Russia Reform Monitor No. 2361

Related Categories: Democracy and Governance; Human Rights and Humanitarian Issues; Missile Defense; SPACE; Russia; Central Asia

Human Rights Watch has reported a disturbing trend of police violence against migrant workers all over Russia. In one particularly egregious mid-December raid, 80 victims – mostly Kyrgyz, Tajik, or Uzbek nationals working as bus drivers in Khabarovsk – were rounded up and detained for identity checks. One of the victims told the media that once they arrived at the police station, they were beaten severely, with two men later hospitalized for the injuries they sustained.

In the aftermath of the raid, the Kyrgyz embassy in Moscow issued a formal protest after 18 of its citizens filed complaints. HRW asserts that the incident violated Russian law, which only permits identification check detentions if there are grounds to believe the individual has been involved in a criminal offense. Other similar raids have been reported with increasing frequency since November, typically targeting people with "a non-Slavic appearance." HRW has called on Russian authorities to "stop their practice of racial profiling and arbitrary detentions. They should effectively investigate alleged police brutality and appropriately discipline or prosecute those responsible." (Human Rights Watch, December 24, 2019)

Russia's controversial foreign agent law has been levied once again against one of its most frequent targets: human rights organization Memorial. Since 2012, Russian law has mandated that any group that accepts foreign funding must self-identify as a "foreign agent" or face severe legal penalties. Memorial, a civil rights organization devoted to raising awareness of human rights issues in Soviet history as well as in modern-day Russia, has been fined 18 previous times for alleged violations of the law. On December 25th, Moscow's Tverskoi district court handed down a $5,000 fine to the group – along with an additional $1,610 penalty for its director – as punishment for not having included the "foreign agent" label on its website, bringing Memorial's total fines under the law to 3.5 million rubles, or $57,000. In the run-up to the court's decision, the European Parliament adopted a non-binding resolution criticizing the foreign agent law as "deliberately aimed at forcing [human rights and media organizations] to focus their resources on paying fines and judicial defense, and thus limits freedom of expression." (Radio Free Europe/Radio Liberty, December 26, 2019)

On December 27th, the Russian military officially deployed its highly anticipated new "Avangard" missile system, an achievement lauded by the Ministry of Defense as a "landmark event." Indeed, throughout its development, the advanced boost-glide "Avangard" – which is designed to travel at hypersonic speeds and maneuver unpredictably along its flight path – has been flaunted by Vladimir Putin as impervious to U.S. missile defenses. In public statements after the Ministry's announcement, Putin emphasized that he considers the deployment to be a major achievement, forcing other nations to play "catch up" with Russia, since "not a single country possesses hypersonic weapons, let alone continental-range hypersonic weapons." U.S. officials did not dispute Russia's assertion that the deployed weapons are operational, although some experts continue to debate how effective the system actually is, given its lack of a successful test record. (Reuters, December 27, 2019)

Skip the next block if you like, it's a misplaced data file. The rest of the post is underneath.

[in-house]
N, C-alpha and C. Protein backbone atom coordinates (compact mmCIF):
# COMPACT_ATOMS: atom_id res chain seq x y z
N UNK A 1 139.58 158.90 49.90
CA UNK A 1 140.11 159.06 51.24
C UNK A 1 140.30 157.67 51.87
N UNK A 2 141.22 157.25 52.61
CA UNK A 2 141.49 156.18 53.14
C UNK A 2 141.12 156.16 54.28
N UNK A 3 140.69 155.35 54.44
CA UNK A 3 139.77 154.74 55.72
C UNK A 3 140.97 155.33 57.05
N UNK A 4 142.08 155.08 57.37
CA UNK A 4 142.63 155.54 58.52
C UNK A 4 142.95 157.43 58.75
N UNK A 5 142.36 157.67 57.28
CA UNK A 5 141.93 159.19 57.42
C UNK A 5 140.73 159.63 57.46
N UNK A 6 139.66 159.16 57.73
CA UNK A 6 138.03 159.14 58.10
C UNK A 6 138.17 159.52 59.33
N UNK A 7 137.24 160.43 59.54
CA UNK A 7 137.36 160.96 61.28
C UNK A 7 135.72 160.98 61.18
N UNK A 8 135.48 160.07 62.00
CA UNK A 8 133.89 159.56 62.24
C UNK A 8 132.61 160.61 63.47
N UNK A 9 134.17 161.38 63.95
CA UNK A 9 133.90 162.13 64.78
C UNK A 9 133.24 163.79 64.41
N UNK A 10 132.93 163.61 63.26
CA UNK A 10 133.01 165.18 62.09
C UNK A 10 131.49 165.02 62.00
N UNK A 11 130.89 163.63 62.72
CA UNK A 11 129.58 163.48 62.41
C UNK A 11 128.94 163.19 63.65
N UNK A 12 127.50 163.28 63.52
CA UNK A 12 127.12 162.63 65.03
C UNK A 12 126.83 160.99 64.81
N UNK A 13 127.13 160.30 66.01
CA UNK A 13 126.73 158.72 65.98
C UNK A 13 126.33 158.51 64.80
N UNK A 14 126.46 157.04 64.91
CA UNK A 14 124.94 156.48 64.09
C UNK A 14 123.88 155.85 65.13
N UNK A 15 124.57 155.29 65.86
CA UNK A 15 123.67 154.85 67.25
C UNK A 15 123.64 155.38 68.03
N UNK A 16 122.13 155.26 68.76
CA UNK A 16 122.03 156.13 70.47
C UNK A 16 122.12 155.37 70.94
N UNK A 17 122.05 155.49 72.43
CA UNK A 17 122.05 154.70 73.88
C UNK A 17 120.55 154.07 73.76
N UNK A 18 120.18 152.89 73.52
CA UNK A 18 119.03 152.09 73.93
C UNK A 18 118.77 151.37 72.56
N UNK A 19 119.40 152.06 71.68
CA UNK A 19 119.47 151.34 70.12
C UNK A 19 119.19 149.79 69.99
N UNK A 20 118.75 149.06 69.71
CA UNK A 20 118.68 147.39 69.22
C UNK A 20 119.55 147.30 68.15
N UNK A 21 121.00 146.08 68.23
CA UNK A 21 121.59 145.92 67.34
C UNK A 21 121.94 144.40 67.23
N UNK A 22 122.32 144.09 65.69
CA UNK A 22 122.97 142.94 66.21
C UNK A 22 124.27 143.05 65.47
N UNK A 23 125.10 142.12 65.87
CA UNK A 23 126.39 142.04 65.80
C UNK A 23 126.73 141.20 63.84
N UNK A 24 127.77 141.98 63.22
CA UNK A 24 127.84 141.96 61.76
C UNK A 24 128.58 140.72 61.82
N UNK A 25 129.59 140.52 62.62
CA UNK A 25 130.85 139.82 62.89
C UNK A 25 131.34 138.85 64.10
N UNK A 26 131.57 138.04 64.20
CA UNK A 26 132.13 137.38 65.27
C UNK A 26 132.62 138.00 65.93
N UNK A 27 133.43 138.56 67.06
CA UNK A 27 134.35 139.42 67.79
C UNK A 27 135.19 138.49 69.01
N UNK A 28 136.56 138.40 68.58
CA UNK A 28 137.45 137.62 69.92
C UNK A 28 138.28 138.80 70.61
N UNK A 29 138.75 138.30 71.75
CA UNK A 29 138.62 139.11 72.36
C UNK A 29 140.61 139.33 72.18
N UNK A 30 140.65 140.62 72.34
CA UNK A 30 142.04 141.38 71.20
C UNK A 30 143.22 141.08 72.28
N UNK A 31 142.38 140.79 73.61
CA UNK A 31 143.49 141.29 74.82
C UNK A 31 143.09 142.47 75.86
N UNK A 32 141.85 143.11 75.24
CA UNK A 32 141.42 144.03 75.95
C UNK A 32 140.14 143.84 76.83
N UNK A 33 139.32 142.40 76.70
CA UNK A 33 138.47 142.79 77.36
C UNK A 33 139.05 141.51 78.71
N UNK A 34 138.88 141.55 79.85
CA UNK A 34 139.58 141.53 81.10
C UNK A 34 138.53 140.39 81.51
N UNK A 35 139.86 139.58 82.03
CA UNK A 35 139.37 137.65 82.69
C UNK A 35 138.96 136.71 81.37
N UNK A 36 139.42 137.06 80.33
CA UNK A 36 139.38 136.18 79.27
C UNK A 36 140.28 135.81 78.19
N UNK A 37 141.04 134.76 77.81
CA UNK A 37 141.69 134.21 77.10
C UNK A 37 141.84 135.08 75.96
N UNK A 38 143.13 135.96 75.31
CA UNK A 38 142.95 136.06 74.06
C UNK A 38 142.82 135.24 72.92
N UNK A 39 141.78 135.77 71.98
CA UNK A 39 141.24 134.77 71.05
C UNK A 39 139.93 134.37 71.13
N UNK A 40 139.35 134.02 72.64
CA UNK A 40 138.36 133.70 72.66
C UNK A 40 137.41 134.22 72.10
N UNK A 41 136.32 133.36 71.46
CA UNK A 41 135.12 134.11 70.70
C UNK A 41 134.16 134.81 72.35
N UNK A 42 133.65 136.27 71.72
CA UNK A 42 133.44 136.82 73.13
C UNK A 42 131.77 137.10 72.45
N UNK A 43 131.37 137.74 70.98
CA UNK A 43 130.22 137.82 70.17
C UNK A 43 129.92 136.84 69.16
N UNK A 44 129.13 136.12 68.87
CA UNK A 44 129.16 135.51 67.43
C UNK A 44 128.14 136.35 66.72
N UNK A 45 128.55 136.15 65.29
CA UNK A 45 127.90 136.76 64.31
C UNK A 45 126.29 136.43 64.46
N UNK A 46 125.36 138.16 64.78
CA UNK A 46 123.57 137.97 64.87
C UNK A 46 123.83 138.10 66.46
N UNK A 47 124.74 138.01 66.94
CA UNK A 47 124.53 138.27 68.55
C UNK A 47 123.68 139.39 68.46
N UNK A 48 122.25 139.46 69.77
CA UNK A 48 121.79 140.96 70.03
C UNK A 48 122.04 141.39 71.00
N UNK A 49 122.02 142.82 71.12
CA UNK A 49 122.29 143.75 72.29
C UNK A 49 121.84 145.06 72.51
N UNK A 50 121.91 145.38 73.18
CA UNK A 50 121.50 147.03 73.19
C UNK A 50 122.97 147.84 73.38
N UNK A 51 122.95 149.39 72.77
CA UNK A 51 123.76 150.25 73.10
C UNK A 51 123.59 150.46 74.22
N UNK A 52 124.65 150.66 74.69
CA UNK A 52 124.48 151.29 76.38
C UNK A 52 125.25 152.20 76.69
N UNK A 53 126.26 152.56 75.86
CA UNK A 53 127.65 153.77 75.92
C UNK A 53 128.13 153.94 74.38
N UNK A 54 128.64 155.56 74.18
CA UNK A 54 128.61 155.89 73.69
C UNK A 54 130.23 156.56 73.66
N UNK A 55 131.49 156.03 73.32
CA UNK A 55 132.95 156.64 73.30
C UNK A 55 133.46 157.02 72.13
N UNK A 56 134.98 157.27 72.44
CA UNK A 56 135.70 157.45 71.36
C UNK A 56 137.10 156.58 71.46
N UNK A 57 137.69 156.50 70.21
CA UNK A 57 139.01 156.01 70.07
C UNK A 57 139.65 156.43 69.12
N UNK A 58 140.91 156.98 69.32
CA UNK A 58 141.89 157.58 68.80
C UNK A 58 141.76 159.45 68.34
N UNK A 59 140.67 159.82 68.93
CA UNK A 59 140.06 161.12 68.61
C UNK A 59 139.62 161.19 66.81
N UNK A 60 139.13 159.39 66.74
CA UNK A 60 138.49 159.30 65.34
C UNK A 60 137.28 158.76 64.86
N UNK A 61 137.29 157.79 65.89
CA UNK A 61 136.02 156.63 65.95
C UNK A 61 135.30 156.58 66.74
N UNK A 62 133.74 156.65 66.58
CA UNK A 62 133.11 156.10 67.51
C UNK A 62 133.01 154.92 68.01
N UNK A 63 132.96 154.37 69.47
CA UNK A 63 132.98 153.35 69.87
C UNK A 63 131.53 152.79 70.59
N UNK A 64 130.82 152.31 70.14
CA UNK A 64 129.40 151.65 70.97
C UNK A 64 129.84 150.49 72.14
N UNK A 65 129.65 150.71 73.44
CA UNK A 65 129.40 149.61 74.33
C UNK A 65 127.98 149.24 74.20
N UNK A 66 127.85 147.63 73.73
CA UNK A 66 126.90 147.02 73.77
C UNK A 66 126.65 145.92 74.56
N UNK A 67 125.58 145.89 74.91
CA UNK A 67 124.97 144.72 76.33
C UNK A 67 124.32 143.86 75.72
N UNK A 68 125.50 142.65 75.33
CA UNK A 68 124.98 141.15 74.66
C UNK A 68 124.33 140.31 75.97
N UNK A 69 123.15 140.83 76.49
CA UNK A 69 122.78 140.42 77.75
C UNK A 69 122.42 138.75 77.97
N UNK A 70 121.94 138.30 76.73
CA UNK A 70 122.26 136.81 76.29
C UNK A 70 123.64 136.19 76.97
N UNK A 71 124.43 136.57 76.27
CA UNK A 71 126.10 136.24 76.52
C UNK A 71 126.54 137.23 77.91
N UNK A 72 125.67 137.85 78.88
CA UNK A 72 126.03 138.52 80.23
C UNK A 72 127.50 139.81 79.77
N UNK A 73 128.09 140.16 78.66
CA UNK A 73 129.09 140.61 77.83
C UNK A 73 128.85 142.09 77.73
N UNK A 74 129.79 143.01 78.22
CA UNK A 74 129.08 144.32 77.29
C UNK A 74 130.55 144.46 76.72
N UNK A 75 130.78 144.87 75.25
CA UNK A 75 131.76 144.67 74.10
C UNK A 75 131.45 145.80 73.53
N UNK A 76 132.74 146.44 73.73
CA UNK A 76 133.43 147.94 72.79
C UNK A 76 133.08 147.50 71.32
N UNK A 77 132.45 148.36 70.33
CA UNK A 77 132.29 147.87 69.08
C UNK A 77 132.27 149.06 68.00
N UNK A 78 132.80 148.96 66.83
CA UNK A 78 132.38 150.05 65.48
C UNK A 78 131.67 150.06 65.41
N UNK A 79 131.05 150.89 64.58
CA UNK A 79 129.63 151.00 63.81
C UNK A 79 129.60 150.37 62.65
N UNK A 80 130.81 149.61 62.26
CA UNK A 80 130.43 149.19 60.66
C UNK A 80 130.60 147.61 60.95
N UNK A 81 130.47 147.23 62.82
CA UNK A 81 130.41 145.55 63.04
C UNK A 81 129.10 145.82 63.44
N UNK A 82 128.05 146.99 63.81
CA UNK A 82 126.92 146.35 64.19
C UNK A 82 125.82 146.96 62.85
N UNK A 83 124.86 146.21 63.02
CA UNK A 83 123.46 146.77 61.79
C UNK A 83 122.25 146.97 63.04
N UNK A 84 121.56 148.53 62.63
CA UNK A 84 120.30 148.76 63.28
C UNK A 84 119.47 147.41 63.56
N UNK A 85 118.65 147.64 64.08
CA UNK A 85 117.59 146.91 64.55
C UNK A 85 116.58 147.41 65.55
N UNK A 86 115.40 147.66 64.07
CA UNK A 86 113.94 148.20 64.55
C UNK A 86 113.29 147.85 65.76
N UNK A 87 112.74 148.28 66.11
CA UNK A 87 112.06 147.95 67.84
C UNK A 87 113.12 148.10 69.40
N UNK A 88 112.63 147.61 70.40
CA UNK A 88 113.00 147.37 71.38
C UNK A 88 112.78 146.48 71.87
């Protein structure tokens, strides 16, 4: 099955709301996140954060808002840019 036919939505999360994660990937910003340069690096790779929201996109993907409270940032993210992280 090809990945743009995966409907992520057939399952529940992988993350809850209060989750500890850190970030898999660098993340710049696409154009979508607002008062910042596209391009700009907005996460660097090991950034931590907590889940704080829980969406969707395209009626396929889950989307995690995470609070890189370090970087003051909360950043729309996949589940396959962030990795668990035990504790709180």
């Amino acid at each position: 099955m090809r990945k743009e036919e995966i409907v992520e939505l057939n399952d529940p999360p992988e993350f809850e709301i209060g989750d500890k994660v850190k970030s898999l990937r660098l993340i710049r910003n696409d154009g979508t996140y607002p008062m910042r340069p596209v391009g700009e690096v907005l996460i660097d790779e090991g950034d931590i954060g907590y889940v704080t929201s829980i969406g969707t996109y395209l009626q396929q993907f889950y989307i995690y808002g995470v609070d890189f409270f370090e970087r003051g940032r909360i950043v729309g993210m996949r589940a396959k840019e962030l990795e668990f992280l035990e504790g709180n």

A hard-fought campaign by Russia's delegation to the United Nations may have just won Moscow the power to shape the world's approach to cybercrime and Internet usage. In December, Russia sponsored a resolution in the UN General Assembly proposing the creation of a new international convention on cybercrime. With vocal support from China, the resolution passed a December 28th vote, with 79 nations in favor, 60 opposed, and 33 abstaining.

Although the expert committee responsible for designing recommendations for the convention will not convene until August 2020, the resolution's opponents are joining human rights organizations in voicing fears that the treaty will be weaponized by Russia and others as a tool of censorship and repression online. The U.S., for example, has pointed to the results of the vote as a sign of deep international division on this issue that would render a treaty ineffective while simultaneously undercutting the Budapest Convention, currently the only global accord on cybercrime – and one that Russia has staunchly opposed. Human Rights Watch issued a statement calling the resolution's sponsors "a rogue gallery of some of the earth's most repressive governments... if the plan is to develop a convention that gives countries legal cover for internet blackouts and censorship, while creating the potential for criminalizing free speech, then it's a bad idea." (South China Morning Post, December 28, 2019)

A direct tip from Washington may have helped the Russian security services thwart a terrorist attack planned for the Orthodox New Year. The Federal Security Service (FSB) confirmed that the shared information led to the detention of two Russian suspects plotting an attack that would have struck St. Petersburg during the city's holiday festivities. The case marks the second time in recent months that information sharing between the U.S. and Russia has helped prevent acts of terror. While the Kremlin declined to provide further details about the tip or about the plot it helped disrupt, it confirmed that President Vladimir Putin had thanked President Trump personally for the information, and that both presidents agreed to continue joint counterterrorism efforts. (London Guardian, December 29, 2019)